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US Army Is Facing ‘War for Talent,’ Courting Gen Z With Benefits

June 1, 2022, 9:15 AM

The US Army—facing a potential recruiting crisis not seen since the all-volunteer force was created almost five decades ago—is stepping up its efforts to get Generation Z to sign up.

The “Know Your Army” campaign, set to ramp up Wednesday, will court recruits aged 17 to 25 by highlighting the benefits and quality of life that the service can offer to a shrinking number of eligible candidates.

The US military’s largest service must compete in a tight labor market against private companies that often offer more alluring benefits. For years, the Army has tailored its advertising in a bid to attract the best people, even as criminal records, or educational, physical, or mental shortcomings have narrowed the potential pool of recruits.

US Army soldiers and others walk around a recruiting booth during the Association of the United States Army Annual Meeting and Exposition in Washington, D.C., in 2014.
Photographer: Jim Watson/AFP via Getty Images

“I’m very concerned about it because right now they do not have the capacity potential of meeting the requirements that are demanded of them, so it is a very difficult thing. Nobody has the answer right now,” Sen. Jim Inhofe (R-Okla.), said in an interview. “It’s approaching a crisis level.”

Pentagon statistics that cover the period through the end of March showed the number of active duty military forces had been falling for the prior six months; for the Army specifically, it was down 3.1% compared to a year ago, while Pentagon active duty forces as a whole dropped 1.9%.

The Army’s new campaign, shared exclusively with Bloomberg Government, will tout benefits such as 30 days of paid annual vacation, home-buying through Veterans Affairs loans, pensions after 20 years of service, paid parental leave, and a diverse mix of soldiers from every state in the US and beyond. The Army has already been allowing recruits to pick the station where they will serve, and offering sign-up bonuses of up to $50,000, student loan repayment relief, and shorter enlistment periods.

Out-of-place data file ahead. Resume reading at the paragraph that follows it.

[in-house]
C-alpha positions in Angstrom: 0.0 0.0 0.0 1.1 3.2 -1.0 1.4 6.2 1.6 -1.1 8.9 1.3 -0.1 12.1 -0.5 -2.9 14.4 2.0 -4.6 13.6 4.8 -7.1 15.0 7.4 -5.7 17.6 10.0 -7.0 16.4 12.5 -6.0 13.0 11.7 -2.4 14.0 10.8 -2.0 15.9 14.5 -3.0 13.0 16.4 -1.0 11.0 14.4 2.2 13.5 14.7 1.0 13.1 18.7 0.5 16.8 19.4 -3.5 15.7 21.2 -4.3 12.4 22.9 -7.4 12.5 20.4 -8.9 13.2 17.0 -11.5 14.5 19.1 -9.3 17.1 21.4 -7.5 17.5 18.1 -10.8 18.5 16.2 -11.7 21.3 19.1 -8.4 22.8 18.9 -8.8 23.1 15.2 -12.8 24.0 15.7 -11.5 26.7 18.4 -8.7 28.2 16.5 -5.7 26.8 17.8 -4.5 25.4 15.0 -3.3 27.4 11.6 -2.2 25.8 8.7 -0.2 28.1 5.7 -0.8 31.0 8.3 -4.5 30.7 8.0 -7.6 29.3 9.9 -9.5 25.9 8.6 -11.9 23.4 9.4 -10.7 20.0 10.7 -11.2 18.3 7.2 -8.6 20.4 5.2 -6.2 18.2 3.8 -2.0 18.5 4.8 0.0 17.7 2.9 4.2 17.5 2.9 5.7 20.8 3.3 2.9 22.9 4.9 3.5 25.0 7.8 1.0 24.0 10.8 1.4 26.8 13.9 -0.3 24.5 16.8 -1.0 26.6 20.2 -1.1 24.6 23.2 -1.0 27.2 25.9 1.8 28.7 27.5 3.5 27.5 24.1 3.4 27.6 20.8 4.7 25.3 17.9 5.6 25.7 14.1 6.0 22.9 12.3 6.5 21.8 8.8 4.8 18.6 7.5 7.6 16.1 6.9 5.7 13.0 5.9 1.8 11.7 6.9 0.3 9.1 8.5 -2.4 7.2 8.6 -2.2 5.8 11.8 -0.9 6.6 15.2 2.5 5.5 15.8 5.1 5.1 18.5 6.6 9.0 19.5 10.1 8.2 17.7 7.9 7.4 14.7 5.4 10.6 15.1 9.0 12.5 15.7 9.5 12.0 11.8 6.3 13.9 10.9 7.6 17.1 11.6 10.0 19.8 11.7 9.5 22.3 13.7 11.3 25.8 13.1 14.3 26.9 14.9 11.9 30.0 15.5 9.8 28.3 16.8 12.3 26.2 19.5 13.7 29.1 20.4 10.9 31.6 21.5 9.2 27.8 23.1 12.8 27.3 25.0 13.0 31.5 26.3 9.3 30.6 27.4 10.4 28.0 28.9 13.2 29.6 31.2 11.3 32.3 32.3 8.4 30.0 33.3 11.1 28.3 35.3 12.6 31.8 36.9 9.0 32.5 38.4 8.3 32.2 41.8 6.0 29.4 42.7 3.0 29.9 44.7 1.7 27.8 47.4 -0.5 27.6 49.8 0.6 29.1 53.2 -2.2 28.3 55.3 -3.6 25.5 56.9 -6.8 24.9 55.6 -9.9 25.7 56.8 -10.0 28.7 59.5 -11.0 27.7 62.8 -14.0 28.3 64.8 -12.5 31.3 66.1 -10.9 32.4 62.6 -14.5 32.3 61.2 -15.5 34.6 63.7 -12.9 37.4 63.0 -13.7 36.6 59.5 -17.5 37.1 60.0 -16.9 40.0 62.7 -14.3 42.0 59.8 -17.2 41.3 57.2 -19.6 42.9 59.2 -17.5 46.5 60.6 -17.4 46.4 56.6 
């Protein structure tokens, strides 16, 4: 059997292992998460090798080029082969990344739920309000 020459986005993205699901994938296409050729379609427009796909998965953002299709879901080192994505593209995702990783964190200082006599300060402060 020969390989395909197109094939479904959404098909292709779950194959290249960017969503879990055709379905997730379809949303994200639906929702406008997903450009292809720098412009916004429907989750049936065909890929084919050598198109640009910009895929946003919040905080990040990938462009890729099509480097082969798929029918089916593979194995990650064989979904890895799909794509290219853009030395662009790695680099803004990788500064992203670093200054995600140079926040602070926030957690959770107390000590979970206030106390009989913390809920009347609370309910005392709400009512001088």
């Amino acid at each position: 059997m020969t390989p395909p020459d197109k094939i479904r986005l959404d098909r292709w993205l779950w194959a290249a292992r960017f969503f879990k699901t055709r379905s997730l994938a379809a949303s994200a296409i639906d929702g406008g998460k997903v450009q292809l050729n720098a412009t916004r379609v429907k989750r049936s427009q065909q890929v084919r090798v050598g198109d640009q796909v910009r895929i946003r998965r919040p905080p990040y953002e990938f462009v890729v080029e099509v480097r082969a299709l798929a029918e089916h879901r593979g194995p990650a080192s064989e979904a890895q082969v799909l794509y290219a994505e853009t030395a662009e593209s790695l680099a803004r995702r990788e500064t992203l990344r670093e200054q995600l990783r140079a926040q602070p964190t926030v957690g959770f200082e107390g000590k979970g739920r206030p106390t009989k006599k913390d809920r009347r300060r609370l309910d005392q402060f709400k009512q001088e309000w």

Social Media Reach

Five 15-second videos headline the new campaign and draw a connection between what young people want and the Army benefits that signal quality of life and well-being. It’s designed to reach nationwide audiences on television, online, and via podcasts, as well as on social media platforms including Reddit, Alphabet Inc.'s Google Discovery, YouTube, Snapchat, Instagram, Meta Platforms Inc.'s Facebook, Twitter, and LinkedIn. GoArmy social channels and GoArmy.com also are promoting the campaign.

“People from the Department of Defense have told us that they are concerned about both the number of people who do not meet the standards for joining the military, and the smaller number of people who even try,” Sen. Elizabeth Warren (D-Mass) said in an interview. “That is a problem for our nation.”